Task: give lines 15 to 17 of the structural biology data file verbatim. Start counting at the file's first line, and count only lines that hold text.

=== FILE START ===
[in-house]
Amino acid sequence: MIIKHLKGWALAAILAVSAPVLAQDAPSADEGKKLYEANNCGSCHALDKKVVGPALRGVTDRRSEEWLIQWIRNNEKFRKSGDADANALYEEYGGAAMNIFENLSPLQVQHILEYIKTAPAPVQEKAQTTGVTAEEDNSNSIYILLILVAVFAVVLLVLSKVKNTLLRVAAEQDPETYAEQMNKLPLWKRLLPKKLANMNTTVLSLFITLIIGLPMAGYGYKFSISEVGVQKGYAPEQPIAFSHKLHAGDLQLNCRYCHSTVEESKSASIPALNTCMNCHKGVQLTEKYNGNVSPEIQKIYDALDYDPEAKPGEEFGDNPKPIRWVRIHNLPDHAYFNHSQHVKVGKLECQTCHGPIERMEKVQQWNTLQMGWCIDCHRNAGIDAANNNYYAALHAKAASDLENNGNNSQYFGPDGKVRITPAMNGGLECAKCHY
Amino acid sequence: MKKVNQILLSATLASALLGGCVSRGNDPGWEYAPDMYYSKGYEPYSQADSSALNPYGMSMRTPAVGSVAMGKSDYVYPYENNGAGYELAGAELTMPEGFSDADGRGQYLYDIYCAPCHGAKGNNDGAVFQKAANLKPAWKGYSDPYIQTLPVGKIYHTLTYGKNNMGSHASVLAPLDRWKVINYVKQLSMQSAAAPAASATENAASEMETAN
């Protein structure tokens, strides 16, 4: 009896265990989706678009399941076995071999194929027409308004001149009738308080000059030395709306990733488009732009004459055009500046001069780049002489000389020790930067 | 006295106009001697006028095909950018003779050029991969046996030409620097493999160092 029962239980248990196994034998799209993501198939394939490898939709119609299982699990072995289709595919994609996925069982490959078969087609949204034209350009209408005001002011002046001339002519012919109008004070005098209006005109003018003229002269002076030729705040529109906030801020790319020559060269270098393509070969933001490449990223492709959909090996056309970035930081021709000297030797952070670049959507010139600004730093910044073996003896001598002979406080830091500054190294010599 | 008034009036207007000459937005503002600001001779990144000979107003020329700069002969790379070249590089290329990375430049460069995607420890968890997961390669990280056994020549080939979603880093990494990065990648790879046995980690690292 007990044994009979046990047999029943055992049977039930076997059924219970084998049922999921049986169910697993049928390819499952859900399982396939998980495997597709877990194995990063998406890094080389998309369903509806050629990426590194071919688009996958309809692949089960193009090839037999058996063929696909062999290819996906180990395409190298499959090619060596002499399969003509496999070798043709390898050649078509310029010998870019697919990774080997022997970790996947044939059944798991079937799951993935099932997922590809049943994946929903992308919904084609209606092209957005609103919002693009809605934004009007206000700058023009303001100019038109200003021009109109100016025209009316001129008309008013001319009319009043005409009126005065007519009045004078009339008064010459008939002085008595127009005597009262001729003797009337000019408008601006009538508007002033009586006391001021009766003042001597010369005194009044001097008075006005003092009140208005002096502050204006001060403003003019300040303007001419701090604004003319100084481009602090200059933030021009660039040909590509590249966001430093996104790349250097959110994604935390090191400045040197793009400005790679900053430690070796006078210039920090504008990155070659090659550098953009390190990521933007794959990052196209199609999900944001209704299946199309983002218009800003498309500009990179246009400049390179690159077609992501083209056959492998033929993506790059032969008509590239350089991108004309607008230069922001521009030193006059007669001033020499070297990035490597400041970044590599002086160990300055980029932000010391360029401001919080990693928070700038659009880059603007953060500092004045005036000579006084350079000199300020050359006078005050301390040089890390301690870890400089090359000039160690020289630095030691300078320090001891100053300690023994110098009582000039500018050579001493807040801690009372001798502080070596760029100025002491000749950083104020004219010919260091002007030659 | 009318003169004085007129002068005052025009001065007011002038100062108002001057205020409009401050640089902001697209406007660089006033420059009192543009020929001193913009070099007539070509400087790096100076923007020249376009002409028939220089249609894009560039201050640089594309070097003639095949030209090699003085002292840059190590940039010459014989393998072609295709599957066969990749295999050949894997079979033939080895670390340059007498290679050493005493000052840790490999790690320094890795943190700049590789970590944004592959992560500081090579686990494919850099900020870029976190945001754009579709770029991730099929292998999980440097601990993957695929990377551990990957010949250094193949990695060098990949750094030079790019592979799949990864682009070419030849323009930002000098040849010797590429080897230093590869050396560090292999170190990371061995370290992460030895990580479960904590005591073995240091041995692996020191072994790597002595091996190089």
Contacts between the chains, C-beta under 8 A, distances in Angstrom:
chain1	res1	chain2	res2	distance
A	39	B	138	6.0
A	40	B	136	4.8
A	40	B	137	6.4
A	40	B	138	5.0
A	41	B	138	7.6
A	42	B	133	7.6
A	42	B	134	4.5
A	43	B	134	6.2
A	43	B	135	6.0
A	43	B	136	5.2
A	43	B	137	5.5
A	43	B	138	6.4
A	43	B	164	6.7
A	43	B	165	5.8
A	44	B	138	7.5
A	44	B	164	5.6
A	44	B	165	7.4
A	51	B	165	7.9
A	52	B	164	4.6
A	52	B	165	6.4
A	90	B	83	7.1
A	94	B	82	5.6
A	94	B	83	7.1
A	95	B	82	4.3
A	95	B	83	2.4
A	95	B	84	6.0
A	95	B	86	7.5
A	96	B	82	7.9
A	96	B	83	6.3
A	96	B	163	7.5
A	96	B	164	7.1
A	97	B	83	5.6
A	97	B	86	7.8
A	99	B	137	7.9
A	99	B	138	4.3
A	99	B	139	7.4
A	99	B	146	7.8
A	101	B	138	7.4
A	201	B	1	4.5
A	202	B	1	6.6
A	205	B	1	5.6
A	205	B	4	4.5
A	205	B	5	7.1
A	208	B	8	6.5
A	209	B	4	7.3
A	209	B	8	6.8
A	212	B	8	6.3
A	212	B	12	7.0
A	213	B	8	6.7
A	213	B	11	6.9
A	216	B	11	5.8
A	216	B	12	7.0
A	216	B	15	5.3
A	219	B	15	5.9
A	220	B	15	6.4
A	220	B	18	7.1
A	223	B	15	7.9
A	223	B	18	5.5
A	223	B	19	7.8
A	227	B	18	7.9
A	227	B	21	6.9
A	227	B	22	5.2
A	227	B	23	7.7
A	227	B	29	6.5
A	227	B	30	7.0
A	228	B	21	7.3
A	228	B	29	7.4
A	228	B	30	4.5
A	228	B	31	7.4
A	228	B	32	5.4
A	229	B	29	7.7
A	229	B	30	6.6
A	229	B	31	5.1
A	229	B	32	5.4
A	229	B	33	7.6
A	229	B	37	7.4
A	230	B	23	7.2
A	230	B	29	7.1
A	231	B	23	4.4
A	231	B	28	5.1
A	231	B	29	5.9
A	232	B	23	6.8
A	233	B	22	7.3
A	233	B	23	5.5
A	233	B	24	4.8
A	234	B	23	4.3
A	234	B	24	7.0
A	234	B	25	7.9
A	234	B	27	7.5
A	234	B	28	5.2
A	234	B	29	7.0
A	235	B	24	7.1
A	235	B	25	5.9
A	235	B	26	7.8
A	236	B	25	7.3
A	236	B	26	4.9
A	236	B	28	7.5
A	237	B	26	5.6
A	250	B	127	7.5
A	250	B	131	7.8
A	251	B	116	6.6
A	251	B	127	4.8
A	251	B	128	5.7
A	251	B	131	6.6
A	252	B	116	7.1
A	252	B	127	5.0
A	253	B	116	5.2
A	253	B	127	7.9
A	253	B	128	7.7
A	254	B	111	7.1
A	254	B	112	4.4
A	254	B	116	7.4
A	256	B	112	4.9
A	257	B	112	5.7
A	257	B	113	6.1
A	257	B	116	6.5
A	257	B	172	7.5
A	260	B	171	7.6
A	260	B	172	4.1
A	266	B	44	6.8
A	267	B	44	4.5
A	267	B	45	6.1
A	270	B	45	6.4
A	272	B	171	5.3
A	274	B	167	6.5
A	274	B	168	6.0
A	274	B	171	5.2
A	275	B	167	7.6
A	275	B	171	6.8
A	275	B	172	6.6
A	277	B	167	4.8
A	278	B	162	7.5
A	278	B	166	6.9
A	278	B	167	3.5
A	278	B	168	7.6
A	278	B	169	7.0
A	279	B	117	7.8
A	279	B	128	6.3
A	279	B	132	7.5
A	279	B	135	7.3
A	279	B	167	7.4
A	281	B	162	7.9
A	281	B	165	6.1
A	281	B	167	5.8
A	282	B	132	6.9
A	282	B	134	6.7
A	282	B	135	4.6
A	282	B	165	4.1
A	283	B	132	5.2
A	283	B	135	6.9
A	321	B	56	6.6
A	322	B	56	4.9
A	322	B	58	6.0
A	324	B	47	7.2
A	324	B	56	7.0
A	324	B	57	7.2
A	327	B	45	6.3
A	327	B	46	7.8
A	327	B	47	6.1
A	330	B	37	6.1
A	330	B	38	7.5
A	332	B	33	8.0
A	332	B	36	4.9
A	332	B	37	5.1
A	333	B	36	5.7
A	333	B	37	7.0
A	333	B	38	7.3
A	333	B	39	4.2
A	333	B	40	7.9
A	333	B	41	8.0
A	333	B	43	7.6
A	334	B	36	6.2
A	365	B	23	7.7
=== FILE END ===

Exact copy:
A	43	B	135	6.0
A	43	B	136	5.2
A	43	B	137	5.5